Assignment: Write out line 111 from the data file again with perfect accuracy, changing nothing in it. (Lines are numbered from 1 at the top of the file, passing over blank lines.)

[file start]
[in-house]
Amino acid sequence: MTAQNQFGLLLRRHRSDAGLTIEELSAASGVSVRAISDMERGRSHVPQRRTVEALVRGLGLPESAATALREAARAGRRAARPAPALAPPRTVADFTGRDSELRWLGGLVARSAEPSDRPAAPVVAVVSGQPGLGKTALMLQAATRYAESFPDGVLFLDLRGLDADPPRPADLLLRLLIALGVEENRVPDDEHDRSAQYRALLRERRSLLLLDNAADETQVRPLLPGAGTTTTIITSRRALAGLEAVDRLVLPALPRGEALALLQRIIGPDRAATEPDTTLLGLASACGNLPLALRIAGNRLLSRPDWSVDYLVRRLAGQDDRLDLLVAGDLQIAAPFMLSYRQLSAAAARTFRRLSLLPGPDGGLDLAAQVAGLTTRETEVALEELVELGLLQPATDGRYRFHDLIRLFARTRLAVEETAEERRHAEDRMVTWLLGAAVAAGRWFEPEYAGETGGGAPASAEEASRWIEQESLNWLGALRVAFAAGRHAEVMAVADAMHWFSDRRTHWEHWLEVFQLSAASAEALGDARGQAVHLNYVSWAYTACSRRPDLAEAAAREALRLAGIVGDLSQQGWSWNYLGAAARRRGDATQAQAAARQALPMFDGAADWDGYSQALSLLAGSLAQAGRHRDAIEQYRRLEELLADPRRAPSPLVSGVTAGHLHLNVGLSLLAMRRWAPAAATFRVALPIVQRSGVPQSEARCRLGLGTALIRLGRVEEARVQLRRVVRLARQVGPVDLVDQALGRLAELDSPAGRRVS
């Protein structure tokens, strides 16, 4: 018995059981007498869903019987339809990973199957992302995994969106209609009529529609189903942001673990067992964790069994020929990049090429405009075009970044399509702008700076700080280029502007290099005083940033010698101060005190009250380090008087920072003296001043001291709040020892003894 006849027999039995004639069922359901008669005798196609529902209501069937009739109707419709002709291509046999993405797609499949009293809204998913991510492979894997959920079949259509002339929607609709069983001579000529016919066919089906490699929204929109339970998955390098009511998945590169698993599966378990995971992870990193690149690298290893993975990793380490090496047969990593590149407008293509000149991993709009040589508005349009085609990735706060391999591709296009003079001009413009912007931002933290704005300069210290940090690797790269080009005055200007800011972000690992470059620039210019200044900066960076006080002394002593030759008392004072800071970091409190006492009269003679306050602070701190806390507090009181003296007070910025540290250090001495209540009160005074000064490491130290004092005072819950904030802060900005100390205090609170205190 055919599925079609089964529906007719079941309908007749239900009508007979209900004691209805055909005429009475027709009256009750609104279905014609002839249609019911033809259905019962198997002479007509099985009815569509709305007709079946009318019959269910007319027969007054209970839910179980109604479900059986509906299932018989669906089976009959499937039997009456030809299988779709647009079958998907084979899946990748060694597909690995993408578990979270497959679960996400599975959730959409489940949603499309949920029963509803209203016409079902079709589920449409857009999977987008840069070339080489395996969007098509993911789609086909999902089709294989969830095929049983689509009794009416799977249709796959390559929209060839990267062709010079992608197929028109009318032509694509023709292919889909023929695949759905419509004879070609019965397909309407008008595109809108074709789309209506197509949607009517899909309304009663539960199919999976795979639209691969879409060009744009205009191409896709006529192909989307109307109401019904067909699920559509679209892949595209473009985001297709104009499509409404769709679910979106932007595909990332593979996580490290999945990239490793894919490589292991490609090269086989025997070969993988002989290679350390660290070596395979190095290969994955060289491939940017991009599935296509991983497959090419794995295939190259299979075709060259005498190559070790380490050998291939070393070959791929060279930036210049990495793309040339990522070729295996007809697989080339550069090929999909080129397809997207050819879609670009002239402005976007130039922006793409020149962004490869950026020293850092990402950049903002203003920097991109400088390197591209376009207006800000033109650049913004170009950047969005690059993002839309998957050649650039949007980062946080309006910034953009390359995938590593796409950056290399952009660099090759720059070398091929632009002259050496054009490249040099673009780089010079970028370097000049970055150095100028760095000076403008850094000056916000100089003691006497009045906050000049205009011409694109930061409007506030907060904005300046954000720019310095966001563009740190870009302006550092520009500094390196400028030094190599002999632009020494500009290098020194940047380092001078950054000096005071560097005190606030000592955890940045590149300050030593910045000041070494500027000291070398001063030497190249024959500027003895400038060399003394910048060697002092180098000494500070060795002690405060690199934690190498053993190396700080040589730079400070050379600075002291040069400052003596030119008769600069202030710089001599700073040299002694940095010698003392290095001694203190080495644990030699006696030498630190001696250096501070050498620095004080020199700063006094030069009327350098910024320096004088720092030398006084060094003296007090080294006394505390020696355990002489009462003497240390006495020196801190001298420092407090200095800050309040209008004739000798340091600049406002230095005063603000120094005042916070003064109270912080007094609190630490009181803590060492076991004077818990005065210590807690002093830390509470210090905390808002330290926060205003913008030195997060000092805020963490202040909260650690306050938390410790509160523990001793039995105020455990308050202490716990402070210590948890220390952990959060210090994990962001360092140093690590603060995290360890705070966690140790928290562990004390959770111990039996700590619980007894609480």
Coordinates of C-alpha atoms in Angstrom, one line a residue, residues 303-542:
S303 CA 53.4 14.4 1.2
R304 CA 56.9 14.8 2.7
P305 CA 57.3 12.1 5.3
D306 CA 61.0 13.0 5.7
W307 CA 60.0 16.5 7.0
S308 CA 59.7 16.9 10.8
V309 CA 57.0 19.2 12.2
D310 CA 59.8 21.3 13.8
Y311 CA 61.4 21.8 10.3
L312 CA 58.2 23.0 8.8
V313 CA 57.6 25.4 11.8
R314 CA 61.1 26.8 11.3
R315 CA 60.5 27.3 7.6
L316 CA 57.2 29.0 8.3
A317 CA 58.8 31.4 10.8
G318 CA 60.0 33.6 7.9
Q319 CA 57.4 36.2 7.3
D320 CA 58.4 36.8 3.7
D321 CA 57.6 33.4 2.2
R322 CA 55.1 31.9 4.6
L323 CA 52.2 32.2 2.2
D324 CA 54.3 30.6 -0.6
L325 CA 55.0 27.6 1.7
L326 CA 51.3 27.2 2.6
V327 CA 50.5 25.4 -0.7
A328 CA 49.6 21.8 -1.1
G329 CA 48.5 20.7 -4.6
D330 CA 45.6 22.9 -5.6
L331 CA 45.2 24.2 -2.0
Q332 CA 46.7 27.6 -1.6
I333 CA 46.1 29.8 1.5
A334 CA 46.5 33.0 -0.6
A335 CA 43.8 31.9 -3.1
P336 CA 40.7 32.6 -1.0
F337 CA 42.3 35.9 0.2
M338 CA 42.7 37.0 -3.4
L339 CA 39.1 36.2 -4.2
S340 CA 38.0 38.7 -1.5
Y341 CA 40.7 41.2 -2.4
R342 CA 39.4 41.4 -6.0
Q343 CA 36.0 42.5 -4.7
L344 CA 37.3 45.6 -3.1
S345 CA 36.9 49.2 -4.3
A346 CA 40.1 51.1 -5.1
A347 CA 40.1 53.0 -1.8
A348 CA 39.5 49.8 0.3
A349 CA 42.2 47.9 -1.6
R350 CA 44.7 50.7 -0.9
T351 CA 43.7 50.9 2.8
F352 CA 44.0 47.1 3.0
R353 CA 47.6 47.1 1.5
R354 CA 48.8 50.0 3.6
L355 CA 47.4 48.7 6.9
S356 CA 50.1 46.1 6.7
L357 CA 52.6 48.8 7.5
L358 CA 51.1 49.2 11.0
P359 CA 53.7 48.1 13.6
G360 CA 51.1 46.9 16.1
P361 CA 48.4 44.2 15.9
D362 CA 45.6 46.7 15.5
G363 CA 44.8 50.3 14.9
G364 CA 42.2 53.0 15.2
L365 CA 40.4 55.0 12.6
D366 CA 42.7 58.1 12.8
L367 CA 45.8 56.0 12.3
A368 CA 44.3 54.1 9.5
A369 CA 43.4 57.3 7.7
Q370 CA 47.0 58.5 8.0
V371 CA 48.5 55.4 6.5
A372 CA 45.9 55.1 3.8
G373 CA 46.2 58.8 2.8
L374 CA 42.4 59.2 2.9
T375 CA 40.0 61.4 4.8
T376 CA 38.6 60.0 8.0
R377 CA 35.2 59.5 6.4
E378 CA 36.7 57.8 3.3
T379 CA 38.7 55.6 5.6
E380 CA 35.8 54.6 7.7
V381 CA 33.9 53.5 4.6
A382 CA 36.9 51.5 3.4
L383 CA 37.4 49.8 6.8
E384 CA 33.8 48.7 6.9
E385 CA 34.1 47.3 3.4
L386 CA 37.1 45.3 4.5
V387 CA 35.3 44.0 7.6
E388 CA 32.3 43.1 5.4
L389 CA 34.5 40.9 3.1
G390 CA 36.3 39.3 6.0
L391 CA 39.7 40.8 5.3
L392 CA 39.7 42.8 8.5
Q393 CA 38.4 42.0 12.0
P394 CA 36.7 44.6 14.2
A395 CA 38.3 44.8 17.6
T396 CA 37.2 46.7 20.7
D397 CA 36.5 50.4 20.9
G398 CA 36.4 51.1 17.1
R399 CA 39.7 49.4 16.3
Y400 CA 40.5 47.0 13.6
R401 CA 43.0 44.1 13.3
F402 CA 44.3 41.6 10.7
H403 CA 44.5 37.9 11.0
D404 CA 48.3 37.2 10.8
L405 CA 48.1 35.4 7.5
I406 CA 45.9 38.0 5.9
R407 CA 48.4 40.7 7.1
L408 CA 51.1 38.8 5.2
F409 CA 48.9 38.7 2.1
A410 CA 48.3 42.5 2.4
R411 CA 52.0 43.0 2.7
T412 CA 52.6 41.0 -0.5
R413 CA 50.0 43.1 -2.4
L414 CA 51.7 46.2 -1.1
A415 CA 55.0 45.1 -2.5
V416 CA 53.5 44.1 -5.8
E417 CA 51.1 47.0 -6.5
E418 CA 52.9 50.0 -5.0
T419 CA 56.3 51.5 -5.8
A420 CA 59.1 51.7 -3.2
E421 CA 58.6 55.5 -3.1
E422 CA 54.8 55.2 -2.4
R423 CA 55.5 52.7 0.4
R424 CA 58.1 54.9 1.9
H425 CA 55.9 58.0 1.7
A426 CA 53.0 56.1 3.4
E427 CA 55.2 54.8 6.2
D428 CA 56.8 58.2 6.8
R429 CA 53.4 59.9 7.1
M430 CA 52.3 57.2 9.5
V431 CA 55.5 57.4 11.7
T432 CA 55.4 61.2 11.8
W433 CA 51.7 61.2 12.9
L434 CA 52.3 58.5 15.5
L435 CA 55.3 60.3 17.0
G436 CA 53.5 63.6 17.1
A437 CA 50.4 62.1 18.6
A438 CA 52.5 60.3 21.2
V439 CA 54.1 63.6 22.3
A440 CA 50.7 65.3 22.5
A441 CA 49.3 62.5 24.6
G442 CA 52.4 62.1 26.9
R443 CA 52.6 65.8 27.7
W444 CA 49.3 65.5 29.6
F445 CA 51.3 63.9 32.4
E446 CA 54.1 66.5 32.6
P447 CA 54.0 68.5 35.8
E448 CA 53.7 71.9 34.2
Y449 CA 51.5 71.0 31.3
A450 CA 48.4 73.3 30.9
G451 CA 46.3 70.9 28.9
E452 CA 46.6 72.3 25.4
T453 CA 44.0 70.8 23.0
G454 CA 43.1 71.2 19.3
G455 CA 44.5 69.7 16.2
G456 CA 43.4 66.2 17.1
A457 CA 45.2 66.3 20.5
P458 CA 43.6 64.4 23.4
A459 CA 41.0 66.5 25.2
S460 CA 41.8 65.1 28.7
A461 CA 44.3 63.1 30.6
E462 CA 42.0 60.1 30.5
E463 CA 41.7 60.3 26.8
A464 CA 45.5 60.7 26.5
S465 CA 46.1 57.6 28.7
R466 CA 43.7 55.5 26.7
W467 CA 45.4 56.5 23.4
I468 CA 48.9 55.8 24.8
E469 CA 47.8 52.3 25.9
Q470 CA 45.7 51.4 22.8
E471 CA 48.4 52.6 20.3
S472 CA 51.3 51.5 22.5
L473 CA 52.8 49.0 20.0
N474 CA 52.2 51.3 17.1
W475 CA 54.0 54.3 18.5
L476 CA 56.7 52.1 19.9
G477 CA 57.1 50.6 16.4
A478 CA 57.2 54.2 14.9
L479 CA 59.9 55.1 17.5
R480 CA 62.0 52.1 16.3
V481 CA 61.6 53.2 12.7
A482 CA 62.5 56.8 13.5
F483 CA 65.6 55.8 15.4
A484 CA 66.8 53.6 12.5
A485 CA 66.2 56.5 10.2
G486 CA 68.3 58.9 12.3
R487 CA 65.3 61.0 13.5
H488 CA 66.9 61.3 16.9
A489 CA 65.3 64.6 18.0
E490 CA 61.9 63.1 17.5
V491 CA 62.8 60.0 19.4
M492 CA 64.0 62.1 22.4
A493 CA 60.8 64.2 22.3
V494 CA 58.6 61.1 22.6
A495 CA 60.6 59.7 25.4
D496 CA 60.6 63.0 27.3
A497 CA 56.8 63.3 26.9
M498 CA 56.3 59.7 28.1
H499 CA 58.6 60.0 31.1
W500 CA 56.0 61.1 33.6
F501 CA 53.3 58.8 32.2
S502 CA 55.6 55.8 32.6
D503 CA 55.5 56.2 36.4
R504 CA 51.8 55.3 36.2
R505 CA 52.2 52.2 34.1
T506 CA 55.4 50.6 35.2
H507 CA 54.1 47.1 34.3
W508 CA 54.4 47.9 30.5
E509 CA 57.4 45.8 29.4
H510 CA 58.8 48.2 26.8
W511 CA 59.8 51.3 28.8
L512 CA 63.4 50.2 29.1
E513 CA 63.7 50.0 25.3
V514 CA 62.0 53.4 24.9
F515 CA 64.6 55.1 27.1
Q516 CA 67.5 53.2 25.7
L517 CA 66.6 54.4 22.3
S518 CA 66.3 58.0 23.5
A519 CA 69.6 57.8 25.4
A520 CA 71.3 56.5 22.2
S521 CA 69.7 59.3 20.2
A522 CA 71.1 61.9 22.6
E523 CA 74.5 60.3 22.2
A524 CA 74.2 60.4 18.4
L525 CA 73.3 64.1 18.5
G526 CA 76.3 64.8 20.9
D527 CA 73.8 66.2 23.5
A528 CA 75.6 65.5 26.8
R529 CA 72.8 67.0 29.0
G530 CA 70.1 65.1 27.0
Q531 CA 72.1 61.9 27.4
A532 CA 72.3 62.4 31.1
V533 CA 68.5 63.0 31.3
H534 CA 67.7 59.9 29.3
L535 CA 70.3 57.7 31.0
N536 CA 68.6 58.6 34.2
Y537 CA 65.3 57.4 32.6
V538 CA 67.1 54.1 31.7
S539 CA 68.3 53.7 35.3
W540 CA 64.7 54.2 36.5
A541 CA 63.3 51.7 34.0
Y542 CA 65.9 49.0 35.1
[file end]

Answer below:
F409 CA 48.9 38.7 2.1